Suresh has problems in his marital life, so he decides to approach a godman for a quick-fix solution.
“Swamiji,” he says, “My wife troubles me a lot. Please suggest a solution.”
The godman rolls his eyes and answers: “If I knew the answer to that one, why would I turn into a sadhu?”
Now, before you dismiss this as just another sexist Whatsapp joke, consider this – it appears in a Rajasthan board Hindi textbook for Class 6 students. Even more disturbing is the fact that this is just one of several such jokes that find mention in the state’s new school syllabi.
The new textbooks, which were earlier criticised for omitting all references to India’s first prime minister, Jawaharlal Nehru, are now in the eye of another academic storm. There are sexist jokes in the board’s Class 6 Hindi textbook, irreverent references to Sufi saint Nizamuddin Auliya and mystic poet-saint Guru Ravidas in the Class 7 social sciences textbook, and grammatical errors scattered across its various academic offerings.
The biggest error, however, is the mistaken use of a Gautam Buddha image in a section dwelling on Mahavir Jain, the founder of the Jainism, on page 89 of the Class 3 environment studies textbook.
Jains across Rajasthan – quite understandably – have raised objections to this incorrect depiction of the spiritual figure, and written to the State Institute of Educational Research and Training (SIERT) as well as the Rajasthan State Textbook Board to register their protest.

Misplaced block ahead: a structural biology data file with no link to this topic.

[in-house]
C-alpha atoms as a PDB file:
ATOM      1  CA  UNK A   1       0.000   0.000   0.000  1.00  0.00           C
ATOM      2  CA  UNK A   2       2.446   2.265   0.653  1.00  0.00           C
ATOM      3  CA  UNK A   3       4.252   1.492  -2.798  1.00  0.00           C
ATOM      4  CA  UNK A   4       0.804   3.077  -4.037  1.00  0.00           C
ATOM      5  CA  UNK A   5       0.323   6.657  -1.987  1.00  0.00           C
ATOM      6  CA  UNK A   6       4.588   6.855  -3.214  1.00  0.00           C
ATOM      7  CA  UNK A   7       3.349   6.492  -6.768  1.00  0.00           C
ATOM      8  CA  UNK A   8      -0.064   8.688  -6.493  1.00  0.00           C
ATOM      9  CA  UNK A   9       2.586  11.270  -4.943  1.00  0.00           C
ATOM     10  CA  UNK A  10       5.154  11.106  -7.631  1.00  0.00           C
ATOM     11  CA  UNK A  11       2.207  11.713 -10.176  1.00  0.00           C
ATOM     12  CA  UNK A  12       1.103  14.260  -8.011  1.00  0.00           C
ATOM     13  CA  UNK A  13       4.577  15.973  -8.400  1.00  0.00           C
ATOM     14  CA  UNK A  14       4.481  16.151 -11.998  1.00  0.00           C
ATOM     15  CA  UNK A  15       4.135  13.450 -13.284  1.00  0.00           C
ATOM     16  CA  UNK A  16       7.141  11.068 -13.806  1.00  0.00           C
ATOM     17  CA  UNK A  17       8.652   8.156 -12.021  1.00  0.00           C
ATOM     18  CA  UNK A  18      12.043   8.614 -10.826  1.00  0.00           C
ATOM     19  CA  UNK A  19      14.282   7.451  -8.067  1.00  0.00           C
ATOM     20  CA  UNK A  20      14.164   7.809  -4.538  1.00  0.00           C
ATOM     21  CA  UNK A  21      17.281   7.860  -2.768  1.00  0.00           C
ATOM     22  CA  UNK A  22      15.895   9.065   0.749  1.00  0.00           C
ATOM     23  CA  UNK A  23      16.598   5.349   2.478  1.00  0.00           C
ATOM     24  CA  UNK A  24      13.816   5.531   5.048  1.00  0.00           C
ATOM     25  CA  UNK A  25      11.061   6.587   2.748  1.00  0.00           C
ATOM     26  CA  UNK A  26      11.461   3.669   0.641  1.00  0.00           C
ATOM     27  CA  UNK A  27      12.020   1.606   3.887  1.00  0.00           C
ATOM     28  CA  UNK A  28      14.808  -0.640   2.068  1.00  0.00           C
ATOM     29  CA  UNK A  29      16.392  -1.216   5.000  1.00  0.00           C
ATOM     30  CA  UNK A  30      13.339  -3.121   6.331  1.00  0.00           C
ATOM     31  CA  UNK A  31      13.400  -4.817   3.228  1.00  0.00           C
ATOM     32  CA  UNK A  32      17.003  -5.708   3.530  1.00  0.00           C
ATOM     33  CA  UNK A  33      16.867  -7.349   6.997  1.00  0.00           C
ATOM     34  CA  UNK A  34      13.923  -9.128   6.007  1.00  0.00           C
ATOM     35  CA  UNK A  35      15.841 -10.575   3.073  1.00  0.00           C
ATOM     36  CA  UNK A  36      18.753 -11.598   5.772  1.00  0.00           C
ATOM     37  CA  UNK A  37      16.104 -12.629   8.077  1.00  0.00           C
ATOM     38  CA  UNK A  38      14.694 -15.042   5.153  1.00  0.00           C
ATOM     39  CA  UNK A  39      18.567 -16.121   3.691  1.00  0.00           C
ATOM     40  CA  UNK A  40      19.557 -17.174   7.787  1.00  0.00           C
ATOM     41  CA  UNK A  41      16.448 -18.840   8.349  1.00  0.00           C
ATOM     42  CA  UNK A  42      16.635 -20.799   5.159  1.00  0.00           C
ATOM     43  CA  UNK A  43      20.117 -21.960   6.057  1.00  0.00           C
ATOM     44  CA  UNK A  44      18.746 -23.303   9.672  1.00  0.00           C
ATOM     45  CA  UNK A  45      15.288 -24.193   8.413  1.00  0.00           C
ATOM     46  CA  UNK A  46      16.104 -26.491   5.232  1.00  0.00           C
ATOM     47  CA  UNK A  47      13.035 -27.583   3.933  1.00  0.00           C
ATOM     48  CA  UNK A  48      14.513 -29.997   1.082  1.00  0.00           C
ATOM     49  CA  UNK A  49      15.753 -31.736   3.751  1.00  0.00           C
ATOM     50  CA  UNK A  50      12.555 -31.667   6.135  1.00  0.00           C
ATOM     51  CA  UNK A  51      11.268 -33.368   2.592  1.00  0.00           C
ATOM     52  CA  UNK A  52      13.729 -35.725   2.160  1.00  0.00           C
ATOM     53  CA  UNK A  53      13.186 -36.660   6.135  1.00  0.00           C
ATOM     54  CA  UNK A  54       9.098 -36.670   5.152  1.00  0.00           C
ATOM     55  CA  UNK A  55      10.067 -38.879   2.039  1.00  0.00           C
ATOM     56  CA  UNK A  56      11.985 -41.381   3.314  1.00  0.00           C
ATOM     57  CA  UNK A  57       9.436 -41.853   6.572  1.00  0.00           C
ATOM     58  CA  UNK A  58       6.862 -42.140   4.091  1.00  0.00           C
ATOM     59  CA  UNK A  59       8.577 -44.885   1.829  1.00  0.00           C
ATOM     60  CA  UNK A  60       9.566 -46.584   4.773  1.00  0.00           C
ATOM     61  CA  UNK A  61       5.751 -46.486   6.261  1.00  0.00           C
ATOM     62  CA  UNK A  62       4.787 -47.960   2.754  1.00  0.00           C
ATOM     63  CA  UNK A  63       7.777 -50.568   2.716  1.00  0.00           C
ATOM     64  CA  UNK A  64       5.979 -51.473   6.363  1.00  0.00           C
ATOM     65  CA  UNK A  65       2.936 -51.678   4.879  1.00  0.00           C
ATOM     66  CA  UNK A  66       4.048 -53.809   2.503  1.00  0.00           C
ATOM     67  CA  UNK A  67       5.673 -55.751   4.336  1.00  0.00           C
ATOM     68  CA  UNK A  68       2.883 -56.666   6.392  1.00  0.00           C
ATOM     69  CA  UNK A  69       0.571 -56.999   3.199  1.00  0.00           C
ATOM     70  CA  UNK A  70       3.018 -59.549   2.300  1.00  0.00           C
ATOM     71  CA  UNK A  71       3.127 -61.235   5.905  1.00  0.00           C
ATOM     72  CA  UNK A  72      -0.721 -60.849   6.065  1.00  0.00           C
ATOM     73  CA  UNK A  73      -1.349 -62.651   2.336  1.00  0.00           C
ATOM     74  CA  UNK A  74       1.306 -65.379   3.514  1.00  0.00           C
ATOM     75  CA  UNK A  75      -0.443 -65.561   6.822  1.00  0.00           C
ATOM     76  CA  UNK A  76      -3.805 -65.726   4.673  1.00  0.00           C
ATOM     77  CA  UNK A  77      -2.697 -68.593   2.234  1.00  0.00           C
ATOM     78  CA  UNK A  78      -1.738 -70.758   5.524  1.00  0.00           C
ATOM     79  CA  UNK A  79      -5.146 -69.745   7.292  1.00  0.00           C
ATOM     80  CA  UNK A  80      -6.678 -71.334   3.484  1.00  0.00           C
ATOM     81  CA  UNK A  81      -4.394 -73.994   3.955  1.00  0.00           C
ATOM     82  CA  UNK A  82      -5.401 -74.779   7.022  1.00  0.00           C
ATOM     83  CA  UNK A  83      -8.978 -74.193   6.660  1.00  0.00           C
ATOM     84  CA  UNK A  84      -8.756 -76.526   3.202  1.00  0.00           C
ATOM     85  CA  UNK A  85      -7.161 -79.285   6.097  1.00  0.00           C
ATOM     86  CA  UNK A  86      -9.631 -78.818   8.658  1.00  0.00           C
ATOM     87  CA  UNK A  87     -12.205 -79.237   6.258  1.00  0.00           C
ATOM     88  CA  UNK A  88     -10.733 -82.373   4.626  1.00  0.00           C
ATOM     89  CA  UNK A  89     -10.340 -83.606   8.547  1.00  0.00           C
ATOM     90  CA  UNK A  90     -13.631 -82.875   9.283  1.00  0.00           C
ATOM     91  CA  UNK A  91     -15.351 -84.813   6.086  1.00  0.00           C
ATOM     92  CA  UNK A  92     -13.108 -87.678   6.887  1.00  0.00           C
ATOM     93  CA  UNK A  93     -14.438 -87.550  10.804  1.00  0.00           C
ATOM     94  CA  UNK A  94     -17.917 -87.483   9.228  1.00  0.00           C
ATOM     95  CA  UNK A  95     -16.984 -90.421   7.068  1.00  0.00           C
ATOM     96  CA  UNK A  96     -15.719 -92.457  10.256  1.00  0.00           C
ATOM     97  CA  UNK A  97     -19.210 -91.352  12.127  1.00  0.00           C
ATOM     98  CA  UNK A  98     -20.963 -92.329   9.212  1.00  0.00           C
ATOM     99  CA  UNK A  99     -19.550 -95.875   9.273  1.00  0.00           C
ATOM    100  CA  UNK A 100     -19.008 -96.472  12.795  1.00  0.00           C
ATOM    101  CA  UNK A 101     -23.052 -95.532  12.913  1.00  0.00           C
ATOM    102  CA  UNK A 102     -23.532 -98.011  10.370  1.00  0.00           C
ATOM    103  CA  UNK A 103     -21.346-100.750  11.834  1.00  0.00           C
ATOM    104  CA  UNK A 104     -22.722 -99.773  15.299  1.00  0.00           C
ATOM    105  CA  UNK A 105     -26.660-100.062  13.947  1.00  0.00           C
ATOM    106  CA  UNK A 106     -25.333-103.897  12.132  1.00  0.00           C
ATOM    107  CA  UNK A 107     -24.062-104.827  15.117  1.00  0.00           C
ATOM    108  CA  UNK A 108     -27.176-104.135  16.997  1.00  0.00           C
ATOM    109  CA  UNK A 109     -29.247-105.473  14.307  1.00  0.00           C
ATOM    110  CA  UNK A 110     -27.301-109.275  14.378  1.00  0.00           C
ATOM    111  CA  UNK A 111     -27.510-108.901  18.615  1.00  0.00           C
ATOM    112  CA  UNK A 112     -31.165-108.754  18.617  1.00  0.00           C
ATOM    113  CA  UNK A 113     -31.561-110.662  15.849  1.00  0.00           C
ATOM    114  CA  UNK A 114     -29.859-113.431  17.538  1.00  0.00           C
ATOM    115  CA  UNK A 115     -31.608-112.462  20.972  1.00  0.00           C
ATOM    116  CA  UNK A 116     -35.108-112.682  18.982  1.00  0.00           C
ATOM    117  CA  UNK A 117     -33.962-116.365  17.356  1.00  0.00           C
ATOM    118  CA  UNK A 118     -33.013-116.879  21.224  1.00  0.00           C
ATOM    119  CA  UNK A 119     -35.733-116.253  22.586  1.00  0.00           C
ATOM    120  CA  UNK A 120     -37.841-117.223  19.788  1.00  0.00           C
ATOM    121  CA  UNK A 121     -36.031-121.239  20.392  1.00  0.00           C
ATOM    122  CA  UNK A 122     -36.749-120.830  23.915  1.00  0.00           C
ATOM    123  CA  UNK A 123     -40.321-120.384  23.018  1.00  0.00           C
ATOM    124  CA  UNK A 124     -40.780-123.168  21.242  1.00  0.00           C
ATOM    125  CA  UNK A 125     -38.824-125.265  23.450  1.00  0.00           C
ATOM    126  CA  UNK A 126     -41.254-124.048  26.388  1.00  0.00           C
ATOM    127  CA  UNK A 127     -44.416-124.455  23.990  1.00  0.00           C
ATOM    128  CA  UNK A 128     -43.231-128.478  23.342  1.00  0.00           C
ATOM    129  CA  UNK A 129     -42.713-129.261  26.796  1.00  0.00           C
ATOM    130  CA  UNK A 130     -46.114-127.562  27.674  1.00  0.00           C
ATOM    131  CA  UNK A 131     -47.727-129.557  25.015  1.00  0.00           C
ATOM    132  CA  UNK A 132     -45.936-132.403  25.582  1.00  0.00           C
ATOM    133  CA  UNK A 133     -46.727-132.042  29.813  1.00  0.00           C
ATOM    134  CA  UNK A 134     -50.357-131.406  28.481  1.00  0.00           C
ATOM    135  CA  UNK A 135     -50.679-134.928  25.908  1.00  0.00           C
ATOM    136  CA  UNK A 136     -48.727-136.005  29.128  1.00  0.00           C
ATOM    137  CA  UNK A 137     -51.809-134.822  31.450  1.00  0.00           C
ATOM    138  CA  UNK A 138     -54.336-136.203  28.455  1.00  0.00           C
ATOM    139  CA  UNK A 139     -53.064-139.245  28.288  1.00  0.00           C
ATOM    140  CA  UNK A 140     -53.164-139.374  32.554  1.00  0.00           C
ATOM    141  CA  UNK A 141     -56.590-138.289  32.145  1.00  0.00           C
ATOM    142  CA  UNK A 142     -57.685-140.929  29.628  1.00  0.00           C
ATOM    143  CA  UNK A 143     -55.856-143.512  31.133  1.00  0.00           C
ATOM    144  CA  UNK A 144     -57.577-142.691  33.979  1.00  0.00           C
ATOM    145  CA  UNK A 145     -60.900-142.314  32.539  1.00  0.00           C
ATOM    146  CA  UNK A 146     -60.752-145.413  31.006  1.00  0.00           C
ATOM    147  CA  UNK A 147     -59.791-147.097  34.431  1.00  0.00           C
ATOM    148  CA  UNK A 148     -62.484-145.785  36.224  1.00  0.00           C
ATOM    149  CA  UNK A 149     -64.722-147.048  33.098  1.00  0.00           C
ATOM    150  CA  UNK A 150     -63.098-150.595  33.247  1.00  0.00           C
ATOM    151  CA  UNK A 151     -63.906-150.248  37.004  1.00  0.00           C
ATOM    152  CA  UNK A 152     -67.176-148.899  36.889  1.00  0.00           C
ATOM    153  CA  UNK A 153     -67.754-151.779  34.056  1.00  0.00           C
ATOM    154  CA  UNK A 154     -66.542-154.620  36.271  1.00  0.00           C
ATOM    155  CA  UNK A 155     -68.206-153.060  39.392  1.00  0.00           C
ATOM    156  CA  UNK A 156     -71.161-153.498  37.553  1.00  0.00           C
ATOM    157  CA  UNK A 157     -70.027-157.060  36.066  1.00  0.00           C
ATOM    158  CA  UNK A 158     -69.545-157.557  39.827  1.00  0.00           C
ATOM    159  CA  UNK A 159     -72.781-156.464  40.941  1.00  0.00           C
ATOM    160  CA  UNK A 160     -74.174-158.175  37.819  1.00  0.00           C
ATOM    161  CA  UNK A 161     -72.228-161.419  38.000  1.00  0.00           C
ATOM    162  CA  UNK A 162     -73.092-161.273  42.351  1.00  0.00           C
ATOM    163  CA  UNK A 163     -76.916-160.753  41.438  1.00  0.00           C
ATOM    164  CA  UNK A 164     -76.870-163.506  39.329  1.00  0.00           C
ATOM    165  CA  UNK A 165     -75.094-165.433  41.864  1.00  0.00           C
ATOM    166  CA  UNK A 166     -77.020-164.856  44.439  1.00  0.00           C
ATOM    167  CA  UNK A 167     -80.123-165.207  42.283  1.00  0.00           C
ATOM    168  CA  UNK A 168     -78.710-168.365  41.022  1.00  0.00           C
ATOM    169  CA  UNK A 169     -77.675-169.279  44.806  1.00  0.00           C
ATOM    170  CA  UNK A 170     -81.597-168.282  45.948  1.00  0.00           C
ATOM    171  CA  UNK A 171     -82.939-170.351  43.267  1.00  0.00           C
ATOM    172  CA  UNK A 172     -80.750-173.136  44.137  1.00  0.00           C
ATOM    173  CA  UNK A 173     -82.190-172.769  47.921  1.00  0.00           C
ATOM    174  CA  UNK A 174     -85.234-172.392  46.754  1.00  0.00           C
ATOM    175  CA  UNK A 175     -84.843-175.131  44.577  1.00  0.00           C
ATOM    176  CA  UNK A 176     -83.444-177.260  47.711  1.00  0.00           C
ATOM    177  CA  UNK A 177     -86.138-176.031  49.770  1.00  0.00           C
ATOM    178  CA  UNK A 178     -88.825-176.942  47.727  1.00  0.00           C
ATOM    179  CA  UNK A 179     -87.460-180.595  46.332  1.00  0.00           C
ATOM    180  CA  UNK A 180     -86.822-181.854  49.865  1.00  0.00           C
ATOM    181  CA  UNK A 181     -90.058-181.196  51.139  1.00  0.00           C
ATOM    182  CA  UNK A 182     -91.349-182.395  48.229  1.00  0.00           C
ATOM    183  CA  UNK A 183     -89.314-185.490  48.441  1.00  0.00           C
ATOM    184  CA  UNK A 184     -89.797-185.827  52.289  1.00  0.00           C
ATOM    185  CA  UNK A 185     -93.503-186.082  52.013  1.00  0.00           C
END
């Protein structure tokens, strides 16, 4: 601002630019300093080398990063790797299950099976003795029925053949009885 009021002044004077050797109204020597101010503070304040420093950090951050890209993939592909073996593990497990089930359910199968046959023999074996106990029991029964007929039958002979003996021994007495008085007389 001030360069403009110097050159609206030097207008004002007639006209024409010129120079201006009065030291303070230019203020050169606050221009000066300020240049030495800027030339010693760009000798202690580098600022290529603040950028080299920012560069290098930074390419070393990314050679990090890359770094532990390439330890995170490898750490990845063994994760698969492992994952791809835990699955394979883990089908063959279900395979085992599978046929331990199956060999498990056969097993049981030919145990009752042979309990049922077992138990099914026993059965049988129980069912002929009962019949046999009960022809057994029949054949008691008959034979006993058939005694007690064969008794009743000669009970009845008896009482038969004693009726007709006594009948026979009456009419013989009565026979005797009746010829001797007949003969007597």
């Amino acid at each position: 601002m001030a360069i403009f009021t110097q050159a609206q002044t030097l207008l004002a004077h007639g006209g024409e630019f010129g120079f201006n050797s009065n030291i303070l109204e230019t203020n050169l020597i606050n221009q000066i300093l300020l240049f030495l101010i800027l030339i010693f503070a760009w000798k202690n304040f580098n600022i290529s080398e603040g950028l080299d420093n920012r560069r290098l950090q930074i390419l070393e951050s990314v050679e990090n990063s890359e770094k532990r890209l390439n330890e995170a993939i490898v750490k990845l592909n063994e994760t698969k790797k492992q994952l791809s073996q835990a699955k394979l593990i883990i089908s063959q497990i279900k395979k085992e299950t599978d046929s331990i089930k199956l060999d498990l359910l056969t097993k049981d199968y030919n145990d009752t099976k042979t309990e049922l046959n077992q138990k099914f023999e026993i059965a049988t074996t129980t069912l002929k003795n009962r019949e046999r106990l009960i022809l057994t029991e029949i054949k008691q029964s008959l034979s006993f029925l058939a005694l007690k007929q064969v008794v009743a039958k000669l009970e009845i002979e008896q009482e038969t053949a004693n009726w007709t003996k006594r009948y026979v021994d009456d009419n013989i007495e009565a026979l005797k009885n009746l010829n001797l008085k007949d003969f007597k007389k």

SIERT is the academic body that worked on the new curriculum for schools under the Rajasthan education board.
“These books should be withdrawn from schools,” said Mahendra Patni, secretary of the Digambar Jain Atishay Shetra Shri Mahavirji, a religious body.
Moving on, chapter 20 of the Class 7 social sciences textbook – titled Bhakti Evam Sufi Andolan – “praises” Auliya for not being a fundamentalist despite hailing from a certain religion, and reveals the caste credentials of Bhakti movement poet Ravidas.
The new textbooks were reviewed by a team of educationists – under the banner of Shiksha Ka Adhikar – on the basis of content, knowledge acquisition, pedagogy and scientific temper. The team was led by prof Apoorvanand of the Delhi University, and prof Rajiv Gupta of the Rajasthan University.
At the time of the review, Apoorvanand had questioned the haste with which the textbooks were prepared. “These books were prepared in 45 days. Nowhere in the world are textbooks brought out in such a short time. This is why these textbooks have completely failed to achieve their pedagogical objectives. They help neither children nor teachers. They are not useful for developing analytical skills too,” he said.
The professor alleged that the textbooks introduced by the BJP government in 2016 were nothing but edited versions of their 2015 counterparts – modified to suit the framework of the Hindutva ideology. For instance, a reference to the Sindhu Ghati Culture (Indus Valley Civilisation) in the Class 9 social studies textbook has now been changed to ‘Sindhu Saraswati Culture’ in accordance with the RSS’s version of history.
Gupta, for his part, termed the books as “shallow, preachy and full of bloopers”.
However, SIERT deputy director Kanti Lal Damor said he hadn’t received any complaints regarding the content. “The textbooks have been distributed to all the schools. We will act when we receive complaints from teachers or anyone else,” he said.